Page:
One in a MILL-ion (Part 1): INTO THE SYSTEM>>

One in a MILL-ion (Part 1): INTO THE SYSTEM >> Most coffee cherry around the world (with the notable exception of Brazil) is harvested by hand and brought daily during harvest season to the wet mill ("el beneficio," in Spanish) in the afternoon, where a record is made of which workers brought in how much. This record is especially important if the mill is owned or operated by a cooperative society of some sort. Where the farm and mill are owned and operated by the same person, as here, cherry can be bulked in via truck instead of by ~100 lb sacks. In this video segment you can see the cherry being measured into the blue metal container with the sliding door. Each time the blue container gets filled with cherry eventually represents about a quarter of a bag of green (raw) coffee that will make it to buyers and roasters like Brown. (In the video clip you can hear me erroneously indicating that each blue box represents a full bag of green.) Toward the end of the clip, you can see as Luis Alberto empties the cherry into the ceramic tile-lined holding tank below, then turns around and adjusts the blue counter above the holding tank to keep track of how many containers he has dumped so far into the holding tank. Simply divide by four for a bag count. This tank represents one "lot" of coffee and will get a unique identifier based on the farm, date, variety(ies) and eventually the type of processing the cherry will receive. Everything is separated and accounted for at a quality-minded mill like La Lia, where our famous and beloved El Dragón is processed. Wet mill inprocessing like this will last well into the night during the season.


Tonio Barrantes.JPG

Señor Tonio Barrantes. A giant among men with absolutely huge coffees. His coffees have been on my radar ever since my first visit to Costa Rica back in 2014. It's not exactly like I was finding some hidden gem no one else had ever discovered, though. No discussion of the luminaries of the Costa Rica coffee scene would be complete without him in it. His mill, Herbazu, is the very picture of coffee super-ness: it's super organized, super clean, super inspiring. So when our head roaster Mike and I swung through West Valley this past February and paid him another visit I knew the time was right to finally pull the trigger on one of his coffees. My notion was confirmed a couple days later back in San José when his coffees were consistently scoring toward the top of each cupping table they were on. And so I did it--I pulled the trigger on what is sure to become a favorite among the elite coffee drinkers who choose Brown as the gatekeeper of San Antonio's elite coffees: Finca Lorena. Remember that name because you'll soon be able to say you remember when you first heard it. And before you know it you'll remember the first moment you tasted it. I can promise you that. Landing soon at a Brown near you.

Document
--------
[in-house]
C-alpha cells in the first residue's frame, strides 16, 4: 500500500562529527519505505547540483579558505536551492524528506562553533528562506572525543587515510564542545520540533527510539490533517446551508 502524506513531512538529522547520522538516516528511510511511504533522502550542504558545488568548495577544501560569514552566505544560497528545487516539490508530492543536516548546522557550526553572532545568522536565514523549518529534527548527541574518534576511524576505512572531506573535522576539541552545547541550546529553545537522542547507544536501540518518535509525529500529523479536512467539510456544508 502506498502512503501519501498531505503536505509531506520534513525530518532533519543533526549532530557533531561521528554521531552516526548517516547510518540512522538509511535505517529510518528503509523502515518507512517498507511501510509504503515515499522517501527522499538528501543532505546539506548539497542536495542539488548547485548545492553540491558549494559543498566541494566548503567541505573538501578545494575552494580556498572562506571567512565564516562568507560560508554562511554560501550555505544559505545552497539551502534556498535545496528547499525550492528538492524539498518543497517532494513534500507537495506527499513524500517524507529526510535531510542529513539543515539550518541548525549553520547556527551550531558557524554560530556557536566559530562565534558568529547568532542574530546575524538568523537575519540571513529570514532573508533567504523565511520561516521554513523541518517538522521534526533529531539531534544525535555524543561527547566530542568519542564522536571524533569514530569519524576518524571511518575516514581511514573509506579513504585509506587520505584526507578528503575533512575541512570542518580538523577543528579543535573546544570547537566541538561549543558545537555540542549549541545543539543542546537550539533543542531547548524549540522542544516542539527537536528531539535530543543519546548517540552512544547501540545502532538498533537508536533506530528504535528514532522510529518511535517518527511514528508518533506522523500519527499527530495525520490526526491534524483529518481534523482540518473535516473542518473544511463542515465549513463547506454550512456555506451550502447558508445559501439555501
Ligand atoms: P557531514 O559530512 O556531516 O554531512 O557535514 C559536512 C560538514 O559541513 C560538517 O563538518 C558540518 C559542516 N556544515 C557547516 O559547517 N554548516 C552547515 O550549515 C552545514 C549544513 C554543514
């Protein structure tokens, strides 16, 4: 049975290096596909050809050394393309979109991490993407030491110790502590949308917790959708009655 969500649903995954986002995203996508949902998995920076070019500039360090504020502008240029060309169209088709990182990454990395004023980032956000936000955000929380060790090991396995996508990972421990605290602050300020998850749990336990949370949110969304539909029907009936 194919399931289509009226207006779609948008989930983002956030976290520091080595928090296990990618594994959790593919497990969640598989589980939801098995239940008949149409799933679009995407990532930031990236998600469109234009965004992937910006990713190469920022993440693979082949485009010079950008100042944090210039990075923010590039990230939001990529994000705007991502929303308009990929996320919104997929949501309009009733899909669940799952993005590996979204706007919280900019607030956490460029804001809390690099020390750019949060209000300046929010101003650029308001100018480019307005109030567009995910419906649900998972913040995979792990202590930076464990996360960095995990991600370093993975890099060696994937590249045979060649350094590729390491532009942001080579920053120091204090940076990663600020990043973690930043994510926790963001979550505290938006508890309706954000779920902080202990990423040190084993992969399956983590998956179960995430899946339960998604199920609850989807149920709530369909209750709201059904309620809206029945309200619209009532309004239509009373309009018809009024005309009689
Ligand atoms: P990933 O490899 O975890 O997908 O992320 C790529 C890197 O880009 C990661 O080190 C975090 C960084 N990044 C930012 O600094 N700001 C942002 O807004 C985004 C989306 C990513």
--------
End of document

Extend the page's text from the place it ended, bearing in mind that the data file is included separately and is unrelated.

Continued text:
P.S. Herbazu is an acronym for HER-rmanos BA-rrantes y ZU-niga



Let's talk about knowing where your coffee comes from. Here's a copy of yesterday's coffee harvested from one part of one of my favorite farms in the world. You can see the variety, volume, date, etc., so that everything is traced. This is what repeatable quality looks like, and it's why we continue to partner with the amazing Don Miguel Menendez and his family and his extended farm family, many of whom have been with him for decades. 

As technology advances so much of this paper trail is becoming digitized. We at Brown are actively exploring ways we can help facilitate the transition from paper to digital in as many places we work with around the world. We are already working out the details for our contribution to a digitized scale for our producer friends in Kenya as a way for them to eliminate the time consuming burden of copying everything in triplicate. A digitized scale will give each smallholder producer a unique PIN. When they delivery cherry to the mill, they input their PIN and up comes a readout of their entire history: Did the producer take a loan for inputs? How many visits have they made to the mill and how much cherry was delivered each time? What is the total YTD volume of cherry for him or her? Have they been paid on any of this yet? And so forth. There's even talk of linking the Kenya scale to Mpeza, which is the local Kenya digital currency payment system so that payments can be immediately paid to the farmer via mobile phone. Anything that can be done to speed up the pace of business is good because faster transactions almost always result in more rapid wealth creation. This is the future and it's a good one. 



TERMINOLOGY>> Whenever someone talks about coffee in "parchment" ("pergamino" in Spanish) this is what they mean. Parchment is the last major layer of the coffee cherry before you get to the actual seeds of the cherry. (Technically speaking, there's a paper thin layer that surrounds most coffee varieties called "silverskin" that is mostly processed off, but that's kind of another story. Also technically speaking, the seeds/beans of the coffee tree's fruit are called drupes, which is the same as the avocado, but that's also another story). So here we are with a small pile of parchment, so named because as the beans are dried to the desired level of between 10-12% water/moisture, this layer dries into a crackable, but highly protective layer, not too unlike parchment paper. Seeing coffee in parchment is the first time during the harvest that you can see the actual outline of what looks like a coffee bean. Because parchment is such a reliable barrier against external forces, almost all specialty grade coffee is dried then stored ("rested," or, "en reposo") in parchment for up to three months--sometimes even longer--before being hulled at the dry mill, bagged and containerized for the long trip to a broker's and/or importer's warehouse, or in Brown's case, directly to our roasting facility. The resting phase is widely thought to help the beans settle into a more stable organic scenario and, anecdotally, gives them slightly better solubility potential, which means they won't taste as youngish or greenish/vegetal when roasted and brewed. Green coffees that have their parchment removed too soon tend to taste "LOOM-ey" (Loss Of Organic Material) much sooner after arriving into the roaster's hands than those that are rested properly. Hulled parchment from previous harvests is often used as fuel to fire the large mechanical dryers some coffee producers use to bring their coffees down to 10-12%, saving money and using less external resources.